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Deferred Admission Decision: Now What?



You did everything right. You were prepared. You submitted your application Early Action (non-binding). Months have passed and you get the anticipated email that there has been an update in your applicant portal. Nervously you log in. You click on the update, and after scanning for words like "Congratulations" or "Unfortunately", your eyes fixate on the words "Your application has been deferred to our regular decision pool." What?!?!? What's THAT supposed to mean? It means you're in limbo, application purgatory. It's not as good as an accept, it's not as bad as a deny, and it certainly is way better than a waitlist (read this post to find out why)! So, what can you do about it? Lots, if they let you. (Side note: if you applied Early Decision, which is binding, and you've been deferred, your binding contract is null and void. You are free to apply ED2 if you'd like to any other school.)


What Happened?

The first thing you do not want to do is panic. The next thing you want to do is think long and hard about the college that deferred you. Was it really the college for you? Do you think there isn’t any school out there that would have been more perfect? If you feel it is worth pursuing, you have to find out some information. There are several scenarios as to why your application has been deferred. The most common is that you've met all the necessary criteria, were inline with the gpa and test score numbers, but others were chosen and not you. It's that simple. College admissions is as far from fair as you can get. So, it's not advisable to dwell on it nor is it worthy of your time to try to figure out their voodoo process.


It's possible that you may have gotten a softer rejection. Getting a deferred answer may be a college's way of politely rejecting you in case you happen to be a legacy student. It softens the blow and still allows you to have hope. You need to determine whether it's false hope or not. The college certainly doesn't want to anger any annual donors just because they decided not to accept their kid.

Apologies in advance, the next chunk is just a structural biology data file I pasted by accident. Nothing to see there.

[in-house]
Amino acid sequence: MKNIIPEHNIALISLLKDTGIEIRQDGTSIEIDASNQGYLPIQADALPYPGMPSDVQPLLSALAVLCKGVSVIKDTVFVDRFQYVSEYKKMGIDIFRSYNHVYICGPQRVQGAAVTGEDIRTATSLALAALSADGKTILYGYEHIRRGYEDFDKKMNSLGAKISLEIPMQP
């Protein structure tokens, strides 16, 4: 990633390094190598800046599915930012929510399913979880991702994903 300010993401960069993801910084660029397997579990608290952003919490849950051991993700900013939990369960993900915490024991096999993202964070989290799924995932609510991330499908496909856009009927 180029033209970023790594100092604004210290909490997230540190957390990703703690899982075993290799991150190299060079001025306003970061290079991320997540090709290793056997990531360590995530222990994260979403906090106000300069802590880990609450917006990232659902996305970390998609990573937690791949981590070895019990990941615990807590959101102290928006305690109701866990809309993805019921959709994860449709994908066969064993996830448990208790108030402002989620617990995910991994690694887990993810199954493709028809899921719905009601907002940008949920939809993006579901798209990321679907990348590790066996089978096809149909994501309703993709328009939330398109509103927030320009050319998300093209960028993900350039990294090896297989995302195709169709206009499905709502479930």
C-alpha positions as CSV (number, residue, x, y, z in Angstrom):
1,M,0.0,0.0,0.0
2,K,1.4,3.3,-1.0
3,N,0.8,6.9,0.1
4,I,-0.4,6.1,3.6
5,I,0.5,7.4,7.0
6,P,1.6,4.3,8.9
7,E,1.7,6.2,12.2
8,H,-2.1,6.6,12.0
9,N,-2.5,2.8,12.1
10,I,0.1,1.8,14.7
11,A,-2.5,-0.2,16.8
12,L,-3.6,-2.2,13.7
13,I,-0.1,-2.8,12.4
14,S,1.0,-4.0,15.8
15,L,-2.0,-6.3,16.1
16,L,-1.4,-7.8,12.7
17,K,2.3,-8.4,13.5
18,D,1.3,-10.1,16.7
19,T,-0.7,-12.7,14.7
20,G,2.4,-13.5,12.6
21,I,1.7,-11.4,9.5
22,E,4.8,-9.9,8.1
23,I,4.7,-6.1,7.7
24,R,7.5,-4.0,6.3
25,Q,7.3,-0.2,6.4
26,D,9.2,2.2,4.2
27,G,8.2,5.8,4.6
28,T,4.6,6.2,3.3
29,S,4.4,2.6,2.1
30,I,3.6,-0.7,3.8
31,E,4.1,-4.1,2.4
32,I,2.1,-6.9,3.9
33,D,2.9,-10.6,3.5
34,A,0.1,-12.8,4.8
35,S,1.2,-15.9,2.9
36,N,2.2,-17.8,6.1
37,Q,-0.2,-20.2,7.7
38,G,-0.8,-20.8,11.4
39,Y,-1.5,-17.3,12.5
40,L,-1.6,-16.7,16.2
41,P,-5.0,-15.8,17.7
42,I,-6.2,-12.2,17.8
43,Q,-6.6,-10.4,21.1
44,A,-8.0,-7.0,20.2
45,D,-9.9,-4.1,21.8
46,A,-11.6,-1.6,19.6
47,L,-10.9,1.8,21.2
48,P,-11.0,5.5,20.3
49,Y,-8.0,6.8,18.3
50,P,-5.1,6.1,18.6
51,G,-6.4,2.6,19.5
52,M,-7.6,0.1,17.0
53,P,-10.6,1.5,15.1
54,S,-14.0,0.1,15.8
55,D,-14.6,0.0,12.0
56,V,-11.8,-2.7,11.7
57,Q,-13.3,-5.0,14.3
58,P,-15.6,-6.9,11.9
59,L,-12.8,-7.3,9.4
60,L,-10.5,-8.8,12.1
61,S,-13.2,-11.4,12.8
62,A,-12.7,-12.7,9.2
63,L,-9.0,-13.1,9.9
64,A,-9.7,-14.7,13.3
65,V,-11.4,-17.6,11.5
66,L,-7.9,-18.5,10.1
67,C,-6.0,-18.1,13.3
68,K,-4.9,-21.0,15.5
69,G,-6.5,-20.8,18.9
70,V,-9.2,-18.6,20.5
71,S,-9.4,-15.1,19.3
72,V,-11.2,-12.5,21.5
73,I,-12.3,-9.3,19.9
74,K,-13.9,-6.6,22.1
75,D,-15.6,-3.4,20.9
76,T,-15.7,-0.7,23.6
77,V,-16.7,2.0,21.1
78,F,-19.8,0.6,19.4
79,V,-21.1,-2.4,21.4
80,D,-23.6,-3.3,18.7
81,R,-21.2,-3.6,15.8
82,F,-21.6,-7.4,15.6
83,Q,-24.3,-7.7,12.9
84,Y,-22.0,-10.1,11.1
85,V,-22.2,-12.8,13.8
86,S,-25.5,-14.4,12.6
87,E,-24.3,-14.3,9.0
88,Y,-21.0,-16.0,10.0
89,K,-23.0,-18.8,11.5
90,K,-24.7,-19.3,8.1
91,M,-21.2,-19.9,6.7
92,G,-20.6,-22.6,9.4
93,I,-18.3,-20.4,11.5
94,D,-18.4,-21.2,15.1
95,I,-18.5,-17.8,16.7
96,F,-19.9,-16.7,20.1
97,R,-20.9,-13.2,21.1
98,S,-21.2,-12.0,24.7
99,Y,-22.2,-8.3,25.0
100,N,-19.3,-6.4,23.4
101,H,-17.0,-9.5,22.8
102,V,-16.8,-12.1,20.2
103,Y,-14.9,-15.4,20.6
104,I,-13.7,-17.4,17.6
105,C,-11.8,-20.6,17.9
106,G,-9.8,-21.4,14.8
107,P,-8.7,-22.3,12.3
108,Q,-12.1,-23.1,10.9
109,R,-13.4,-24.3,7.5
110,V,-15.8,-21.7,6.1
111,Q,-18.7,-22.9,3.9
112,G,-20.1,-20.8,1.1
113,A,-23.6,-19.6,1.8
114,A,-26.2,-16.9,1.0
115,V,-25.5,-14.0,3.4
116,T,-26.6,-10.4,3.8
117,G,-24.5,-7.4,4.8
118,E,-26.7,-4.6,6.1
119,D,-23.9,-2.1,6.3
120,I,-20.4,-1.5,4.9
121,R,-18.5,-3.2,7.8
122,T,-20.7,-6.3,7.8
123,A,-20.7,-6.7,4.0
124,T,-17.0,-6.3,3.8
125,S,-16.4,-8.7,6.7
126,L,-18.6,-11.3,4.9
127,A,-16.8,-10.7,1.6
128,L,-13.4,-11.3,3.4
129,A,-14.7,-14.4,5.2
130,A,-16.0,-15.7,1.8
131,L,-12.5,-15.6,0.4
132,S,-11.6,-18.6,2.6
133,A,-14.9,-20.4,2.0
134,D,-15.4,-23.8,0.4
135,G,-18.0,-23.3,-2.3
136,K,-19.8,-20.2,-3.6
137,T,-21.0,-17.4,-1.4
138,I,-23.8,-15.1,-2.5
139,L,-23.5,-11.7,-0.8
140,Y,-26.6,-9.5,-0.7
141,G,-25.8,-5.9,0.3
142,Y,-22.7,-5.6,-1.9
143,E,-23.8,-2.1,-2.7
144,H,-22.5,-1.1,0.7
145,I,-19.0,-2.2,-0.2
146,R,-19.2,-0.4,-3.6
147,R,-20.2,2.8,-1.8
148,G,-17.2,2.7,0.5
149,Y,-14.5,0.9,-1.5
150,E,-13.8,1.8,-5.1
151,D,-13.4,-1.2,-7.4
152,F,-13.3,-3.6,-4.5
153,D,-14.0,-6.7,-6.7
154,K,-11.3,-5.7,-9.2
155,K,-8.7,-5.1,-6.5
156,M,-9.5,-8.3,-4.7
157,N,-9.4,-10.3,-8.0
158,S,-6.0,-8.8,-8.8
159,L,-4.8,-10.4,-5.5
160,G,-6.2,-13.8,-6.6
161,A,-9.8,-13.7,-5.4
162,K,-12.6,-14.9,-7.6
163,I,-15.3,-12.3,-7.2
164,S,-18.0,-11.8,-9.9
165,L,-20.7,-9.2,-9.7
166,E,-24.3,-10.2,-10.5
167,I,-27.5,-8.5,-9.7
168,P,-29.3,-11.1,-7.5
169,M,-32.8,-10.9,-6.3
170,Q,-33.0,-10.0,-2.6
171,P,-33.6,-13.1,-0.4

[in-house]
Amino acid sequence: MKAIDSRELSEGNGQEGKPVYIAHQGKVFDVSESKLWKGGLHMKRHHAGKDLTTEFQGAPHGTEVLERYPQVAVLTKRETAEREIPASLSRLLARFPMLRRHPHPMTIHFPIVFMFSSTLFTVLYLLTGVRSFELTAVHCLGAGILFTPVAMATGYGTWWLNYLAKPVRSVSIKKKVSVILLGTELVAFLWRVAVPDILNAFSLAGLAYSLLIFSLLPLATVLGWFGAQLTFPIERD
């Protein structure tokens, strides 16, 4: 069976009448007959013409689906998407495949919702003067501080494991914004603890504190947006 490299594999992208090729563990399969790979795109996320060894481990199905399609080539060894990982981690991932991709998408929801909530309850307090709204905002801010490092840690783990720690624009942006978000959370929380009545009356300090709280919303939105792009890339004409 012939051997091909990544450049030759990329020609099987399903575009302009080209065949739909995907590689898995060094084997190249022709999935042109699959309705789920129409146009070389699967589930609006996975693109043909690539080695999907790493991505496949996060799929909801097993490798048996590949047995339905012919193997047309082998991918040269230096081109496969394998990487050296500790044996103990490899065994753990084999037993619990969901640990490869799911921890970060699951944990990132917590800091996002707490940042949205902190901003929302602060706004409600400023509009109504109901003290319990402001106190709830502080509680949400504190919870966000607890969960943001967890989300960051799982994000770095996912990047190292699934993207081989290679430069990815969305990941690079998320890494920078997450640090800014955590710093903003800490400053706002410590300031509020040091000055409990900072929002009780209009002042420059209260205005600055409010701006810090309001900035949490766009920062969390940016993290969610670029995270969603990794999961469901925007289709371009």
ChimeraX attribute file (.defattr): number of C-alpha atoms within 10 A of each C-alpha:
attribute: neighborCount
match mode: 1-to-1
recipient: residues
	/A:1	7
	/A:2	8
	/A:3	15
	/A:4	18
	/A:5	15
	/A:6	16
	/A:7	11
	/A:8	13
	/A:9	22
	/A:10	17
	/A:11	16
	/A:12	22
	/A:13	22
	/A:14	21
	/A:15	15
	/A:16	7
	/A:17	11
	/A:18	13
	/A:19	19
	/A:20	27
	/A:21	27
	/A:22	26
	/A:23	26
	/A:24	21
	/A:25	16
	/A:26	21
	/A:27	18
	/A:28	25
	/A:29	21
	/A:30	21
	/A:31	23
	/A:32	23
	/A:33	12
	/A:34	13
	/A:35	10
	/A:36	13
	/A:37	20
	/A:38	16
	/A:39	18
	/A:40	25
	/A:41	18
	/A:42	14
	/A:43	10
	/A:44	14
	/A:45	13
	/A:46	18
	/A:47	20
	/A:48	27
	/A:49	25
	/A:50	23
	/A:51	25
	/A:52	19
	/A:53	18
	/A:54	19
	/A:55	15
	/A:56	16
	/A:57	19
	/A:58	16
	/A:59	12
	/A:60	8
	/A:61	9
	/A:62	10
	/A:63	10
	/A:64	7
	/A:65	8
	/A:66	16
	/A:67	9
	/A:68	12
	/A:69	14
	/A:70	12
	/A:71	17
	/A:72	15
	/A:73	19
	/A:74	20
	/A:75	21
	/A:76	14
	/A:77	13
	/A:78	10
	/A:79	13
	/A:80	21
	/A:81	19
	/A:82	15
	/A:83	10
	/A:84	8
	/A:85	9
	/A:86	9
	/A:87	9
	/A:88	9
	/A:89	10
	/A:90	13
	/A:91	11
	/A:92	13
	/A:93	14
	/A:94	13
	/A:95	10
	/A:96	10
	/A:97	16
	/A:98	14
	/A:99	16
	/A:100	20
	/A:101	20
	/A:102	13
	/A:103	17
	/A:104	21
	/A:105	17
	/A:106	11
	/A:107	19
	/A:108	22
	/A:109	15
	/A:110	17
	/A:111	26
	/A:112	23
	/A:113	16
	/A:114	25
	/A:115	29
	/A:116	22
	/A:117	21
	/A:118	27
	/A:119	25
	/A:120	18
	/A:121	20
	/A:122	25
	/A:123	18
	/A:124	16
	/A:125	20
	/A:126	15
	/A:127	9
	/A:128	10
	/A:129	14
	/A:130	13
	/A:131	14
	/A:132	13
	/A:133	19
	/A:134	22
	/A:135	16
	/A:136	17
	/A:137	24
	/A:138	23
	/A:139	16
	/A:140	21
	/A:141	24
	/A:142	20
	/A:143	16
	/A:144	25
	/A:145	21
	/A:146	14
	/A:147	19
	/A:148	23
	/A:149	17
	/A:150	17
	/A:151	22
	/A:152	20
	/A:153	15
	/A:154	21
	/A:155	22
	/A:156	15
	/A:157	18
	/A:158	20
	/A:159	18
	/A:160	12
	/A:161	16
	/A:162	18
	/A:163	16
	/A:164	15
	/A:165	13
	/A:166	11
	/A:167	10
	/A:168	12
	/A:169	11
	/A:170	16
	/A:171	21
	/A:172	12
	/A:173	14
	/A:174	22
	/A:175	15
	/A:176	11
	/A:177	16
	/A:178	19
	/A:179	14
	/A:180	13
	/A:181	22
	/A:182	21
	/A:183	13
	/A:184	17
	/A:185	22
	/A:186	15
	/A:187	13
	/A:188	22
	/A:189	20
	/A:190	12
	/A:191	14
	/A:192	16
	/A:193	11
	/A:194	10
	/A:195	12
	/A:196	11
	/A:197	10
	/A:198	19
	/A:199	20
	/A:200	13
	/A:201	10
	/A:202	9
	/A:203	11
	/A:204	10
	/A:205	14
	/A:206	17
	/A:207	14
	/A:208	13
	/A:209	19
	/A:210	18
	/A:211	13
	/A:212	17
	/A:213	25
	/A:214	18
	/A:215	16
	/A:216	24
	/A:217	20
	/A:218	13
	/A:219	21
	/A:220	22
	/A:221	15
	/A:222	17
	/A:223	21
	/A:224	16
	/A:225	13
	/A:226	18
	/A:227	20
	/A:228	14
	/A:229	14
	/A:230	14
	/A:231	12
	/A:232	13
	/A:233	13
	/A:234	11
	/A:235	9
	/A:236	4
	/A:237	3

What to Do About It?

This is not the time to sit and wait for their decision. This is a time to be proactive. First, if your applicant portal asks you if you still want to be considered,then check the box that says "Yes". This will insure they look at your application amongst the applicants that have applied by the regular decision deadline. Now, realize, if there is an Early Decision 2 application, they will fill seats with that set of applicants first. If you've been deferred and are a strong candidate, and you applied as a non-binding applicant initially (Early Action), the college may ask if you want to change your now regular application to ED2. This is their nudge to say, if you do this, your chances have gone up dramatically to getting you to the "yes" pile (helping the college's yield)! If you're not sure about this serious of a committment, you'd better read this post to decide.


The race isn't over, yet. A deferral is a very good thing. It means it's not over! You need to be in contact with college admissions of the school, but not too much. You don't want to seem needy or pushy. Just a quick note reiterating your interest in the school, an update on your grades, and any activities you've been involved with since you submitted the application that they may not know about. Be sure your high school sends the midyear report, and if allowed, send additional teacher/coach/employer recommendation letters (ONLY IF ALLOWED). Here are some proactive suggestions you could do additionally:


  1. Call the admissions officer personally to find out why you were deferred and whether you could provide additional information and where it should be sent.

  2. Try to read between the lines. If you feel you still have a shot, ask your guidance counselor to call on your behalf to find out more.

  3. If you are too scared to call, write a follow-up e-mail and send to the admissions department expressing your continued interest in their school and if they want additional information sent to them like improved grades and test scores if not already requested through your applicant portal.

  4. If no acceptance letter follows, don’t burn bridges. Send a thank you note for their time and consideration. You never know where you will end up. Believe it or not, all correspondence does go into your file that is kept for years!

Don't sweat a deferral, but don't hold on to it like it's a life preserver. You'll enter into calmer waters soon enough and know precisely where you stand with the college by April. In the meantime, celebrate like crazy those times when you open that "Update to Application Status" button and see the words "CONGRATULATIONS!" Any deferral will start to fade because you've moved on.


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